--l9. The apparatus claimed in claim 1 and. further including; electronic circuitry responsive to each said sensor, the electronic circuitry coupled to said reference sensor providing; said reference signal and the electronic circuitries coupled to the others of said sensors each including; a summing junction to which reference siztnal is applied to control operation of the associated calorimeter unit heater means.--

Signed and sealed this 25th day of June 1974.

(SEAL) Attest:

EDWARD M.FLETCHER,JR. C. MARSHALL DANN Attesting Officer Commissioner of Patents po'wso (10459) USCOMM-DC BO376-P69 U45, GOVERNMENT PRINTING OFFICE I I9. 0-366-33,

UNITED STATES PATENT OFFICE I CERTIFICATE OF CORRECTION Patent No. 3,7 5, 37 Dated November 28, 1973 Inventor(s) David I). Blackmer et a1.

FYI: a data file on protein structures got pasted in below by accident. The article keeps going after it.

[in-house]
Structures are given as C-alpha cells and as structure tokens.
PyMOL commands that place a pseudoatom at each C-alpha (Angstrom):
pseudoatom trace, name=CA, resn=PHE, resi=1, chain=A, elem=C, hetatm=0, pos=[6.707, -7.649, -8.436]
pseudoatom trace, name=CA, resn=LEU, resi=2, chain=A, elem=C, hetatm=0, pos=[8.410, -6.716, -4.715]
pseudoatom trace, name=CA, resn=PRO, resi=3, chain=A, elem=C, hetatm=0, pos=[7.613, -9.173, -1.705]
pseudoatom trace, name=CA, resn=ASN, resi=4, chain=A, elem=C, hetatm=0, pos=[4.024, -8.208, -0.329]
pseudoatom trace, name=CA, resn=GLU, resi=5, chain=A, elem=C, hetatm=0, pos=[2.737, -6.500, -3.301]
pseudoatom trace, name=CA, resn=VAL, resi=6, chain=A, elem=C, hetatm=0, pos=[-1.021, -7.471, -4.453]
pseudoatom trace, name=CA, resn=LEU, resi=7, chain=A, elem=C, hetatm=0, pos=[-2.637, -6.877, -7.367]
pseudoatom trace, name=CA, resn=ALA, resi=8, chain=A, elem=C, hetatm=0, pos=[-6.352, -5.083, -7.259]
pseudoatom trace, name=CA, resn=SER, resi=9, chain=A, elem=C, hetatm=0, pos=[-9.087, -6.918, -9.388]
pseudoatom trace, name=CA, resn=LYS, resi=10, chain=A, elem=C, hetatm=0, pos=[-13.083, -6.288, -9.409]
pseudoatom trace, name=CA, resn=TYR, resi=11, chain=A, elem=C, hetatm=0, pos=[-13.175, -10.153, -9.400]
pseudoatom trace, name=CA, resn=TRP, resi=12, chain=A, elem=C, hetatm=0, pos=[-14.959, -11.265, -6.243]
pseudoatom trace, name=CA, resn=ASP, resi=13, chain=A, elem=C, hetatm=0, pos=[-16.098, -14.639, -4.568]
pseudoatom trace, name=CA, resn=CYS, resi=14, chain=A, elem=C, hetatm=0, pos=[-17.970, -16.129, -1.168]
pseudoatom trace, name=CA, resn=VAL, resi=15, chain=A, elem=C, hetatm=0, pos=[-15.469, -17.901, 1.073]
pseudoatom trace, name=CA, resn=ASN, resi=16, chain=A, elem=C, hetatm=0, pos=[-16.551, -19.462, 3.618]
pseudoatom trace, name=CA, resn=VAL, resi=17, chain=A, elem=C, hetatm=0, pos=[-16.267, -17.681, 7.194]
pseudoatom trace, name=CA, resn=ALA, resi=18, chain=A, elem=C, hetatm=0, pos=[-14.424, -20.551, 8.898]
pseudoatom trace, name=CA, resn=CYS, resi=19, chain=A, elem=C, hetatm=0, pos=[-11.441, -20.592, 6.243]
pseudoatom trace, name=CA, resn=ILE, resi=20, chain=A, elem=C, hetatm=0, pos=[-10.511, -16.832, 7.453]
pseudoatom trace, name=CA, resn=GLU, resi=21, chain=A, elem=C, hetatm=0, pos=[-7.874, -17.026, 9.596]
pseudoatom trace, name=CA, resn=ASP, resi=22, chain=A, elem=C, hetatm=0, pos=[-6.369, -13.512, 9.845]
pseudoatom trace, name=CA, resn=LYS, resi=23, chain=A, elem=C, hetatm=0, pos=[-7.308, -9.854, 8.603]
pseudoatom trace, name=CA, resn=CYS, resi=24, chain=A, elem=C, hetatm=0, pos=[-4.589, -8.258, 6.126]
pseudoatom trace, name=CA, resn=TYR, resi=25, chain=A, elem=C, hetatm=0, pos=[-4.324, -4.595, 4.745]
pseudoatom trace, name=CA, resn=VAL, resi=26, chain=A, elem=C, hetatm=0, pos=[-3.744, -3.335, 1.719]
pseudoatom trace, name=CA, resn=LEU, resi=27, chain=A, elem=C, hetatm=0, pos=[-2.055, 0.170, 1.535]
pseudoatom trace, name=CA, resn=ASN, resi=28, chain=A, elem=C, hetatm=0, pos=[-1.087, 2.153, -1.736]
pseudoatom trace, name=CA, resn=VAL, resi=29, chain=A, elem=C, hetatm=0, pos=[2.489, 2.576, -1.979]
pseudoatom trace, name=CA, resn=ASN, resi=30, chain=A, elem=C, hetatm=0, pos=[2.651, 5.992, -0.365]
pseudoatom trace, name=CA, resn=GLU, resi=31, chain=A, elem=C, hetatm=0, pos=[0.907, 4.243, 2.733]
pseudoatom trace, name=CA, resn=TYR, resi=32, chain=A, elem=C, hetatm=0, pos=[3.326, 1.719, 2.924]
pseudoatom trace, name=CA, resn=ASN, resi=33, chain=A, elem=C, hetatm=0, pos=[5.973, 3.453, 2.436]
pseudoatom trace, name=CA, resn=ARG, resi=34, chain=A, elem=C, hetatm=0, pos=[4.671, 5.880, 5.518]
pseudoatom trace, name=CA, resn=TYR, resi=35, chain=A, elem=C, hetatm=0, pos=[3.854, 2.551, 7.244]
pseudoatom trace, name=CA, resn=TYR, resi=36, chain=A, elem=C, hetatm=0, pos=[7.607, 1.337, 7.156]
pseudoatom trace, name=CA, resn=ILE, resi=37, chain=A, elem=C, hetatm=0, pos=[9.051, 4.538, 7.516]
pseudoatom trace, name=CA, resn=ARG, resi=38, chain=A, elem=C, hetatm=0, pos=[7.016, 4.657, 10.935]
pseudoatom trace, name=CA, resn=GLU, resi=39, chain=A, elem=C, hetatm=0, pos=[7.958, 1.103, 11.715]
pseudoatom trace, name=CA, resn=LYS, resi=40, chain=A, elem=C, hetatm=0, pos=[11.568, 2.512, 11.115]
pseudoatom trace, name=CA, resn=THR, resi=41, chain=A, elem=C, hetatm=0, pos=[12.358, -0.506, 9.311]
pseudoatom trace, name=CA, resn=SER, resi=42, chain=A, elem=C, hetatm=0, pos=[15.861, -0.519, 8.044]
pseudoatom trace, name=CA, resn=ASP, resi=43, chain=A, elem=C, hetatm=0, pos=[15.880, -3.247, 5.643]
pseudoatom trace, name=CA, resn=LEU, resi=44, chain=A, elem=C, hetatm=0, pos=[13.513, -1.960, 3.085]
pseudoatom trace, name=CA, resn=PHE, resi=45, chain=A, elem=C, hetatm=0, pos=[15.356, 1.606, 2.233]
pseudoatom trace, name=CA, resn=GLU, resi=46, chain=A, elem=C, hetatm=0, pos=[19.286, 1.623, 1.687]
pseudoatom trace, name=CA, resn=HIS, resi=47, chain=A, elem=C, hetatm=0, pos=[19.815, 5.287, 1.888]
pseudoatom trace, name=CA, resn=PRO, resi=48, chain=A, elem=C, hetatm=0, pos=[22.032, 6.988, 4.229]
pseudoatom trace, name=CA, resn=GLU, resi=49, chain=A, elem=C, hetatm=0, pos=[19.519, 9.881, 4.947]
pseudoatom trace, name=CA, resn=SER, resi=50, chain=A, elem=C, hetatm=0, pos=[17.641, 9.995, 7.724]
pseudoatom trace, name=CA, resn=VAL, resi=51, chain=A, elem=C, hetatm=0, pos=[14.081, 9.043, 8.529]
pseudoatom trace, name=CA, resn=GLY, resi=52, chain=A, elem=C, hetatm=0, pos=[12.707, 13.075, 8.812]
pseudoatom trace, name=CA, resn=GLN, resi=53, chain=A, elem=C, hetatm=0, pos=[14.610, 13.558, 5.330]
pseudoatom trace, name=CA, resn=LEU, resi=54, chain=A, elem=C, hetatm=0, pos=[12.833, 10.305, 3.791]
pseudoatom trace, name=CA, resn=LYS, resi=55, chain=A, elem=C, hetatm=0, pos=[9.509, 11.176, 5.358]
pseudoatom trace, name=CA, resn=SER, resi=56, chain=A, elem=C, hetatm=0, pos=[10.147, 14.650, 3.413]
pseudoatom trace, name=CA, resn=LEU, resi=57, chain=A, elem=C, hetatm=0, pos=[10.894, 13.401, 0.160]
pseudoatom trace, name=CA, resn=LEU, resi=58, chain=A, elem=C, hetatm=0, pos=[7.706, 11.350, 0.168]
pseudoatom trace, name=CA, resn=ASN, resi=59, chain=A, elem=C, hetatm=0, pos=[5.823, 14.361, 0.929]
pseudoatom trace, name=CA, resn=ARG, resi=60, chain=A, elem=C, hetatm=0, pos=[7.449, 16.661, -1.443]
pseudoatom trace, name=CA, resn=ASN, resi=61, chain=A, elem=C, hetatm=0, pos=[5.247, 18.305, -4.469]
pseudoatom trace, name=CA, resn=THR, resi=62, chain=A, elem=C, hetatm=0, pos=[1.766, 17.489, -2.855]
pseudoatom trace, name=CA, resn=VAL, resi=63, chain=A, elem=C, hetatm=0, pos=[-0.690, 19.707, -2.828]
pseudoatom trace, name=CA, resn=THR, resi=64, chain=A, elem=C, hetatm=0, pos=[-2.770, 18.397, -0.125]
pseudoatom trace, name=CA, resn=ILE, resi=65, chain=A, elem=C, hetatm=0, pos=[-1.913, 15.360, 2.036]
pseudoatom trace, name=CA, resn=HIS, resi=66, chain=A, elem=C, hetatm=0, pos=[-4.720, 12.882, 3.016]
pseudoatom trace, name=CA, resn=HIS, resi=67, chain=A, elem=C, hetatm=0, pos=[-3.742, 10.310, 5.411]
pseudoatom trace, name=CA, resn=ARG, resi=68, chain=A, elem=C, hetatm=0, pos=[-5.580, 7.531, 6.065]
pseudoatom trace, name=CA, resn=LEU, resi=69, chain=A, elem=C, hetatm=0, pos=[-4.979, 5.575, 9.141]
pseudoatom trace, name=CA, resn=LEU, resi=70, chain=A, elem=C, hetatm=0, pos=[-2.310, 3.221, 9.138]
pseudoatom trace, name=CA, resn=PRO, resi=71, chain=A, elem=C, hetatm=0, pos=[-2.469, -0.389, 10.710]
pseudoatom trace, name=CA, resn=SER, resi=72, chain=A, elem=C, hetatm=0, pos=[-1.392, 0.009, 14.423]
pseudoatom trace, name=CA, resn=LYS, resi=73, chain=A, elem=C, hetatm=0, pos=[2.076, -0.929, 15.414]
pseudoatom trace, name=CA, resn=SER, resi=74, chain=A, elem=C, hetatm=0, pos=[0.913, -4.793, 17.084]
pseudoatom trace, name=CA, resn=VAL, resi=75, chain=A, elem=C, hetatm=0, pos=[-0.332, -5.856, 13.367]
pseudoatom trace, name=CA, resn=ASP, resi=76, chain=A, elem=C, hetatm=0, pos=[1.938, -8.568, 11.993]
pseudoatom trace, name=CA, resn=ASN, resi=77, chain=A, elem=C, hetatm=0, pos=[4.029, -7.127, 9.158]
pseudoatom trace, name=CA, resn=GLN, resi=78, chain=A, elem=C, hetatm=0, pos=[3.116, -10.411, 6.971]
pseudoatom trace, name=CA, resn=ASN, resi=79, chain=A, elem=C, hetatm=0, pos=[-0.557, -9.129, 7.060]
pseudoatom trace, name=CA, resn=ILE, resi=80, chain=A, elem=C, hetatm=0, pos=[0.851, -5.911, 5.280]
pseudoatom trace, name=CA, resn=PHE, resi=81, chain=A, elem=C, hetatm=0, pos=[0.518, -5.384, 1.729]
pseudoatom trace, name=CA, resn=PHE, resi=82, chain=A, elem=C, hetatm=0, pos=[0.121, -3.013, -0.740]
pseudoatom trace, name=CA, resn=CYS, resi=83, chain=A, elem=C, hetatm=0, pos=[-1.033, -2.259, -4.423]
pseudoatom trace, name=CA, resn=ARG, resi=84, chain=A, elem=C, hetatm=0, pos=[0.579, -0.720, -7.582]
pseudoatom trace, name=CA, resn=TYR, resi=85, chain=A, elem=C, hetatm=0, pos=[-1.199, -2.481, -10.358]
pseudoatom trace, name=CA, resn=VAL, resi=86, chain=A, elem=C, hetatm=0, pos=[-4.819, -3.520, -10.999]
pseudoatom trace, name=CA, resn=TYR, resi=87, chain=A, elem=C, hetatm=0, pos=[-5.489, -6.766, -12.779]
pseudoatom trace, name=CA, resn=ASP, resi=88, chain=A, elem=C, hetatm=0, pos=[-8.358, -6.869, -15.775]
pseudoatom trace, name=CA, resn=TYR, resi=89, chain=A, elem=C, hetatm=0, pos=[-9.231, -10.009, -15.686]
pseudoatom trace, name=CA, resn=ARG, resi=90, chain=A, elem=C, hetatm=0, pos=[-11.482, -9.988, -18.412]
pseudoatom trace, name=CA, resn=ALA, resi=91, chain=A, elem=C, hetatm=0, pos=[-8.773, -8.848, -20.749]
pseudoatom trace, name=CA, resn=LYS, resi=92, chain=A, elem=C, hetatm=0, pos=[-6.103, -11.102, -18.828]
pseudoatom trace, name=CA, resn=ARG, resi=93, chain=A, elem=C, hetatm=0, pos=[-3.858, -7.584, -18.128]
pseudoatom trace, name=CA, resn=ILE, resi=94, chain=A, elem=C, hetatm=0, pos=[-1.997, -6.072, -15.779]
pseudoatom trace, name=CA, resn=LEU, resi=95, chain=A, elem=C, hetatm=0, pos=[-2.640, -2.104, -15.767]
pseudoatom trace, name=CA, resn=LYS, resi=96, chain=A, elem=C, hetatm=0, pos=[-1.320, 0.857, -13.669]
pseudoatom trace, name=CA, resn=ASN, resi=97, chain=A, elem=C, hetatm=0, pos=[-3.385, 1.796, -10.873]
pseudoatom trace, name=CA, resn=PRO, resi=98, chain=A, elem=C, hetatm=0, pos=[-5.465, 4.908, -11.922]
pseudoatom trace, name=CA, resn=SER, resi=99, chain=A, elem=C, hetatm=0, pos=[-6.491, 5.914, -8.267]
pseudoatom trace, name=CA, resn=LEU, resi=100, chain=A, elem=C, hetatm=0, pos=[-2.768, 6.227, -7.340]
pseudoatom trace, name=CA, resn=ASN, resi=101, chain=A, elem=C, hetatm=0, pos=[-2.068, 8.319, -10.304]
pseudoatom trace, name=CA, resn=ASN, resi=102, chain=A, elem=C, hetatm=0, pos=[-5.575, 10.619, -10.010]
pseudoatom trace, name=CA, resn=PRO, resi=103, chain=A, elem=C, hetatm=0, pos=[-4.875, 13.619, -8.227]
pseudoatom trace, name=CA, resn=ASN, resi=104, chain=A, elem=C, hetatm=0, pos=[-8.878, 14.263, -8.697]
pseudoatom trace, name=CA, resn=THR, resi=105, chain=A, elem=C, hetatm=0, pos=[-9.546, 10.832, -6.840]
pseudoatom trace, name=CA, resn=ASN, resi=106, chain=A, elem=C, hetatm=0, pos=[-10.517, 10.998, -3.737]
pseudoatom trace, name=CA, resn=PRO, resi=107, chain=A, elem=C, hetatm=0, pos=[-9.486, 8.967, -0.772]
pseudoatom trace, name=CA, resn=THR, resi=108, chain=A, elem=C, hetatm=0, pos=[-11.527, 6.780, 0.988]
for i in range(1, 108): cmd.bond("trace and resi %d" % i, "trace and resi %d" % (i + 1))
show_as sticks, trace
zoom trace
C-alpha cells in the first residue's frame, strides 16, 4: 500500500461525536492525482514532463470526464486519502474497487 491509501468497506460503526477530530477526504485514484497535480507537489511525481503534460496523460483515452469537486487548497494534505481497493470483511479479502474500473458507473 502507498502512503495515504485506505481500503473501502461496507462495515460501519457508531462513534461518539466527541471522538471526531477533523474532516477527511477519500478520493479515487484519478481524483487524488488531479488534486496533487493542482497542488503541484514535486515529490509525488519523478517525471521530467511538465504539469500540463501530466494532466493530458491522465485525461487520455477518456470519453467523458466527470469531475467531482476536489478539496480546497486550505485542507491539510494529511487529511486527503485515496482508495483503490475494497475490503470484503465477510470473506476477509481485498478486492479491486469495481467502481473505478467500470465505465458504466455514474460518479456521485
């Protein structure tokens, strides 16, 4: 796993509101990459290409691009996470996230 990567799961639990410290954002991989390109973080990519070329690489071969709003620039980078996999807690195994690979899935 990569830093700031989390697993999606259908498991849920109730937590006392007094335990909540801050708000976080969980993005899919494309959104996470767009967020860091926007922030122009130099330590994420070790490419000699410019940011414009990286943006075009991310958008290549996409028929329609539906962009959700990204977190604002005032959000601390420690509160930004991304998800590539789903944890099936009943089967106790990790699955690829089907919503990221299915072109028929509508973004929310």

It is certified that error appears in the above-identified patent and that said Letters Patent are hereby corrected as shown below:

Column 1, line 5 "0t" should be --to--;

Column 5, line &7, "haing" should be --having-;

Column 10, lines 2-3, delete "and ages flow outlet passage connected to said chamber,";

line 8, delete "and";

Column 10, after line 38, add Claim 19 as follows:

--l9. The apparatus as claimed in claim 1 and further including-3 electroniocircuitry responsive to each said sensor, he electronic circuitry coupled to said reference sensor providing; said reference signal and the electronic circuitries coupled to the others of said sensors each including a summing junction to which said reference simnal is applied to control operation of the associated calorimeter unit heater means.--

Signed and sealed this 25th day of June 1974.

(SEAL) Attest: